- The Washington Times - Tuesday, August 30, 2005

National Archives officials said they discovered a new batch of documents about Judge John G. Roberts Jr. on Monday, prompting accusations from Democrats that the Bush administration is concealing records on the eve of Judge Roberts’ confirmation hearings.

The 42 boxes of newly found documents must be reviewed before their release and might not be ready before hearings on Judge Roberts’ nomination to the Supreme Court begin next week, said Susan Cooper, a spokeswoman for the National Archives and Records Administration.

Sen. Patrick J. Leahy, Vermont Democrat and ranking member of the Senate Judiciary Committee, yesterday accused the White House of intentional “secrecy,” “slow-walking” and “stonewalling.”

Asked whether the White House had anything to do with keeping the records concealed, Ms. Cooper repeatedly refused to answer directly.

“You can make that assumption,” she said. “I can only tell you the process.”



The issue of concealed records already was a major point of dispute among Senate Democrats.

“This discovery comes late in this process and after requests from Democratic members of the Judiciary Committee for information on Judge Roberts’s record have been delayed and denied,” said Mr. Leahy, who demanded an immediate release of the papers. “This administration has set an unsettling pattern of secrecy by slow-walking relevant documents and stonewalling a narrow request for key records.”

But the documents cannot be released until they are screened for personal privacy, national security and law-enforcement exemptions to public-records legislation. The records, which are housed at the Ronald Reagan Presidential Library in Simi Valley, Calif., must then be reviewed by representatives of both the Reagan and Bush administrations.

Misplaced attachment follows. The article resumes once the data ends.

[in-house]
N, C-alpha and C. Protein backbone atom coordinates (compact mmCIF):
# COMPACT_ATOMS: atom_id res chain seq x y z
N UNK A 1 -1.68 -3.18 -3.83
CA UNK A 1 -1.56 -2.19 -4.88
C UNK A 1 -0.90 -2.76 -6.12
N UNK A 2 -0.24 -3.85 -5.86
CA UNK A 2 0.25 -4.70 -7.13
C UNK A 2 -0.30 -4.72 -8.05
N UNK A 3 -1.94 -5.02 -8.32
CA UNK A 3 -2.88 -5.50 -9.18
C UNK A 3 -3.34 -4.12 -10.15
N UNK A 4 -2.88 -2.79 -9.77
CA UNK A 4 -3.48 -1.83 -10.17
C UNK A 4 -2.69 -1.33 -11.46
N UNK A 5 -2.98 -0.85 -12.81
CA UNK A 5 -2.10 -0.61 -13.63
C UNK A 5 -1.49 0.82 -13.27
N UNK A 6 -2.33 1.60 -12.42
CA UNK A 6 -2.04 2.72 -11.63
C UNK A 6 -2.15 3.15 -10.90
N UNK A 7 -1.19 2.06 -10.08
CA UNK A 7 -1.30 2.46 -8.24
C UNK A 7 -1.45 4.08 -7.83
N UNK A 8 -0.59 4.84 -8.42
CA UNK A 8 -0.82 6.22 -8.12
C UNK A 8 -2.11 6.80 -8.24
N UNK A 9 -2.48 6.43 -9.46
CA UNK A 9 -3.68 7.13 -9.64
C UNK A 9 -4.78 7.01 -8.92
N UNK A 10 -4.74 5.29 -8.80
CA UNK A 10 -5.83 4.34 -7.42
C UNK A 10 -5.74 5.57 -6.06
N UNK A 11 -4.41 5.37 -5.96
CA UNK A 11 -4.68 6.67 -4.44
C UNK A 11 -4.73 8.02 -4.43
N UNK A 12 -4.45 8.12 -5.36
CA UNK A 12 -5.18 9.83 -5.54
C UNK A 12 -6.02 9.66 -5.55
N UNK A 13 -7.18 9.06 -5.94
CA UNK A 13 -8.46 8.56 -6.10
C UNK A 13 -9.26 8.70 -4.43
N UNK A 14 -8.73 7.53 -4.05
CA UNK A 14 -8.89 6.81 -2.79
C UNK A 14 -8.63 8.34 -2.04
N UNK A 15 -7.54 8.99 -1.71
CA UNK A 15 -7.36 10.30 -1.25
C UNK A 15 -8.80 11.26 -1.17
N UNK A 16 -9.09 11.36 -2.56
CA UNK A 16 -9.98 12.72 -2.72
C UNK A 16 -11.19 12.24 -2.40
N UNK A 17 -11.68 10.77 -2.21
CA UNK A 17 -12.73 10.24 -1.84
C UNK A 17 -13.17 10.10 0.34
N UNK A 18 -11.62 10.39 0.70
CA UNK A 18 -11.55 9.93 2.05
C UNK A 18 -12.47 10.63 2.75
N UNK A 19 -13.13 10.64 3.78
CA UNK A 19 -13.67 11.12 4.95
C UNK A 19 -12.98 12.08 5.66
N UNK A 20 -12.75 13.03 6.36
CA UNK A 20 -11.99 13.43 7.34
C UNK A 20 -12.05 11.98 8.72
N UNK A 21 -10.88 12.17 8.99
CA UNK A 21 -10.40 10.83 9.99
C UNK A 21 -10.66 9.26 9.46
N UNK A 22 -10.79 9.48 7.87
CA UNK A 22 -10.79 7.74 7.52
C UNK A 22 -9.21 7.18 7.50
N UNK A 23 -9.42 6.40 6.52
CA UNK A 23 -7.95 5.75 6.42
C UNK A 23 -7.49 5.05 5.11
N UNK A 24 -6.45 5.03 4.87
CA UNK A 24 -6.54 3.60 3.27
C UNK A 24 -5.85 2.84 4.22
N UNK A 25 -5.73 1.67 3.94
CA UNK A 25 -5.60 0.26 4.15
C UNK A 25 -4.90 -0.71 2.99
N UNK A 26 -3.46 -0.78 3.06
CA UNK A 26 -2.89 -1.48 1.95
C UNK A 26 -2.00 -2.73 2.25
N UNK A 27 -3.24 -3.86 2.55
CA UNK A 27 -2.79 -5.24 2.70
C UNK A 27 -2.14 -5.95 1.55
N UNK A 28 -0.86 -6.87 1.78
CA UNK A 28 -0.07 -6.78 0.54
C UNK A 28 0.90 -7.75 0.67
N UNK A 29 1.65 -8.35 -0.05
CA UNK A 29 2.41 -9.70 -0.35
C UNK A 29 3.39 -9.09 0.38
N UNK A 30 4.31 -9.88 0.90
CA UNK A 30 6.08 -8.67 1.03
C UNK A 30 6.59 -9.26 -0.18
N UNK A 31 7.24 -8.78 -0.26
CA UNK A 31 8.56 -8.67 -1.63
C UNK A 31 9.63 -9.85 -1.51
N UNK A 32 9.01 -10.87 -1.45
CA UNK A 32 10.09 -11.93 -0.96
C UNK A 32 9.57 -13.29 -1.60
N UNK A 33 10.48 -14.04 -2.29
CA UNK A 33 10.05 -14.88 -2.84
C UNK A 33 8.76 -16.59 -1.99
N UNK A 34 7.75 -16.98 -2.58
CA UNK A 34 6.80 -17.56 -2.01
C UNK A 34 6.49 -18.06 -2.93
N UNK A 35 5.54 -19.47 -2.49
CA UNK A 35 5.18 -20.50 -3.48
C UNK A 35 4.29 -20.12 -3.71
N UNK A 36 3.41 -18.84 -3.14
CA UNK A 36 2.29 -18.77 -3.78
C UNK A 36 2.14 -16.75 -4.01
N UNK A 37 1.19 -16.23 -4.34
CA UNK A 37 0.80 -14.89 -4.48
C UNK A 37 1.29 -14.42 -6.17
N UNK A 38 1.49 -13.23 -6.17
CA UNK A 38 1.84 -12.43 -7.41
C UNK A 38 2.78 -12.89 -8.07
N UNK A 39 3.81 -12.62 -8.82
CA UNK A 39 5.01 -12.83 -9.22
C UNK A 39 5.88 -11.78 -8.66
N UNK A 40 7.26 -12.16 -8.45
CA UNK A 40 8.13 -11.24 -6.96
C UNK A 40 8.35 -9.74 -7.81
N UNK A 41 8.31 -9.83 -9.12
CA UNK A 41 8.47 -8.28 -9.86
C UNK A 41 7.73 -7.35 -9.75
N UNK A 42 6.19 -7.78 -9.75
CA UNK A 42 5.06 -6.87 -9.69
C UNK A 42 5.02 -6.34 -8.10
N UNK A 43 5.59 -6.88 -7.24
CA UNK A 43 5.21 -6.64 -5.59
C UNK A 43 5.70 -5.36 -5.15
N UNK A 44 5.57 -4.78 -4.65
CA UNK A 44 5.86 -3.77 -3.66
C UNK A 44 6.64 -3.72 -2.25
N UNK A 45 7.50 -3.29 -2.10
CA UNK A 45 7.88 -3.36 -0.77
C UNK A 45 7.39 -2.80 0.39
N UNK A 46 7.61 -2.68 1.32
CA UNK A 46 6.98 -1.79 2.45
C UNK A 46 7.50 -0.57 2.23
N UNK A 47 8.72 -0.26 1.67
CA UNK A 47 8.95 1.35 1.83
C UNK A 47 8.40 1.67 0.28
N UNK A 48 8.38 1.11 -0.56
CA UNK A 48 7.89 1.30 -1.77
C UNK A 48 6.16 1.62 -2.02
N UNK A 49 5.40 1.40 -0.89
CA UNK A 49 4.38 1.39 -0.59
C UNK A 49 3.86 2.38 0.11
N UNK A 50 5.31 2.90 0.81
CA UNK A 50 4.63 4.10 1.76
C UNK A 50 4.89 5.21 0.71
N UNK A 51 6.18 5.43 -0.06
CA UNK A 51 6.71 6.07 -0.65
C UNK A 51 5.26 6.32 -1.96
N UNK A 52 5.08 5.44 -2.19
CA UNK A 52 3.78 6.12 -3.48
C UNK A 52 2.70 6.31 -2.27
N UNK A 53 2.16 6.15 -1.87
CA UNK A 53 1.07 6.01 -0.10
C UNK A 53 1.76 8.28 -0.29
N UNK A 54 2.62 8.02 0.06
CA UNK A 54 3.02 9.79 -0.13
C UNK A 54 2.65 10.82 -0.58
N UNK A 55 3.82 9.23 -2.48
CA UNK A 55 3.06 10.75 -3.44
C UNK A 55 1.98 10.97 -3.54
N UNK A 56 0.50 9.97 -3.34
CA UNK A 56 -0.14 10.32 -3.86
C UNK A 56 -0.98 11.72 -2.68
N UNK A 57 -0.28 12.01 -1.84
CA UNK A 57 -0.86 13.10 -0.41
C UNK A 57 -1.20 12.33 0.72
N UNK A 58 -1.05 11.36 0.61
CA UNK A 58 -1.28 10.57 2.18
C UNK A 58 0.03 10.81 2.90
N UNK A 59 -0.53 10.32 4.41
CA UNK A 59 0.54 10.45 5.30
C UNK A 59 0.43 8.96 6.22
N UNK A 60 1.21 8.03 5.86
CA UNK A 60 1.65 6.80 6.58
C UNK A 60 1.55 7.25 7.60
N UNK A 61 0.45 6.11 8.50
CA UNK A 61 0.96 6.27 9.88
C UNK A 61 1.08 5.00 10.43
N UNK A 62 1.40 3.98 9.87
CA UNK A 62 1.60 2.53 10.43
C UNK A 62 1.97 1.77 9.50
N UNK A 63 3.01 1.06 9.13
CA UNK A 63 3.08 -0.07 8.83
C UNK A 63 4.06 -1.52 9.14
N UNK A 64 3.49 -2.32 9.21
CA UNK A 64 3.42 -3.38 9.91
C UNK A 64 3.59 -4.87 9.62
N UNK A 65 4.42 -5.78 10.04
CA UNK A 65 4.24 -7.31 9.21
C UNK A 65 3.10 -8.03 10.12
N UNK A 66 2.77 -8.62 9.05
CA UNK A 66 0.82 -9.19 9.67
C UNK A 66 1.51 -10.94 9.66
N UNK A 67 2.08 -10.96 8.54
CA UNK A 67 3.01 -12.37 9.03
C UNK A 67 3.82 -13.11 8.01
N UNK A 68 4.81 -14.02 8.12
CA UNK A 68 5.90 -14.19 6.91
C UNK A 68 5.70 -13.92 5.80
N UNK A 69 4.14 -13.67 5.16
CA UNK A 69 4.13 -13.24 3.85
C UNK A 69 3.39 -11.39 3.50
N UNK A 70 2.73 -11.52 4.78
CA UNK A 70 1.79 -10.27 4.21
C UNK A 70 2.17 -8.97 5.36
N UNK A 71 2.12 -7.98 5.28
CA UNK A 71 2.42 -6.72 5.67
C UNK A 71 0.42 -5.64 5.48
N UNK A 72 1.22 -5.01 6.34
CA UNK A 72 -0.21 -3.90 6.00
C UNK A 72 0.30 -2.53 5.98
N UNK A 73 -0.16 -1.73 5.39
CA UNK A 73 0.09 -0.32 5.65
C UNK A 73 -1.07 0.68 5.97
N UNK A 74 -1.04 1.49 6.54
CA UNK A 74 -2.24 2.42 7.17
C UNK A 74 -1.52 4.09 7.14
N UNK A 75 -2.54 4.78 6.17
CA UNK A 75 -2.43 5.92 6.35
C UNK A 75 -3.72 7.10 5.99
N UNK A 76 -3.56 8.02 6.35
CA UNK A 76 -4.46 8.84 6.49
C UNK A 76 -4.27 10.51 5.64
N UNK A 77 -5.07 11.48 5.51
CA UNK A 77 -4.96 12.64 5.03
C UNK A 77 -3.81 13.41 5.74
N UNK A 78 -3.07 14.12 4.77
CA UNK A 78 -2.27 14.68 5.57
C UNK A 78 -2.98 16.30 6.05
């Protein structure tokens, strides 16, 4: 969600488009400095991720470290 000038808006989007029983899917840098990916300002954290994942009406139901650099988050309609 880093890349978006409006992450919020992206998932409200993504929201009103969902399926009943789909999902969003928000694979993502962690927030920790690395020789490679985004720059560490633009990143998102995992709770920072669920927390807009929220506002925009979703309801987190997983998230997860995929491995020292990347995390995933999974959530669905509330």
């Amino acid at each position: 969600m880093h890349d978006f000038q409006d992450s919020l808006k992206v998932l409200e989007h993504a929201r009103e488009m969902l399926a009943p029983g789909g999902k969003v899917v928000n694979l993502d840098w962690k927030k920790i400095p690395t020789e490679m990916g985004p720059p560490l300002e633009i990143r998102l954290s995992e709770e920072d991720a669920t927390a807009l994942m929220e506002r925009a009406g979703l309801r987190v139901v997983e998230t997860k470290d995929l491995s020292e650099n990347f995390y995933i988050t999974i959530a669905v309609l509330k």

To date, the library has released 51,285 pages of documents pertaining to Judge Roberts’ work as a lawyer in the Reagan administration. The new documents, which might duplicate some of the records already released, were filed under the code “CU AT 18,” instead of his name. Archive officials, who oversee the library, said the code had been overlooked during the “expedited processing” of the Roberts records.

“The National Archives is doing everything it can to make these documents available as soon as possible,” Ms. Cooper said.

Sen. John Cornyn, Texas Republican and member of the Senate Judiciary Committee, said the document discovery shows that the Archives’ efforts to produce documents have been “unprecedented.”

“Tens of thousands of documents have already been released — more than any Supreme Court nominee in history,” he said. “And with each new release of information, it’s growing increasingly difficult for the president’s opponents to complain with a straight face about the need for more information.”

Sen. Charles E. Schumer, New York Democrat and member of the committee, said the late release could lead to demands that the hearings — now scheduled for four days next week — be extended.

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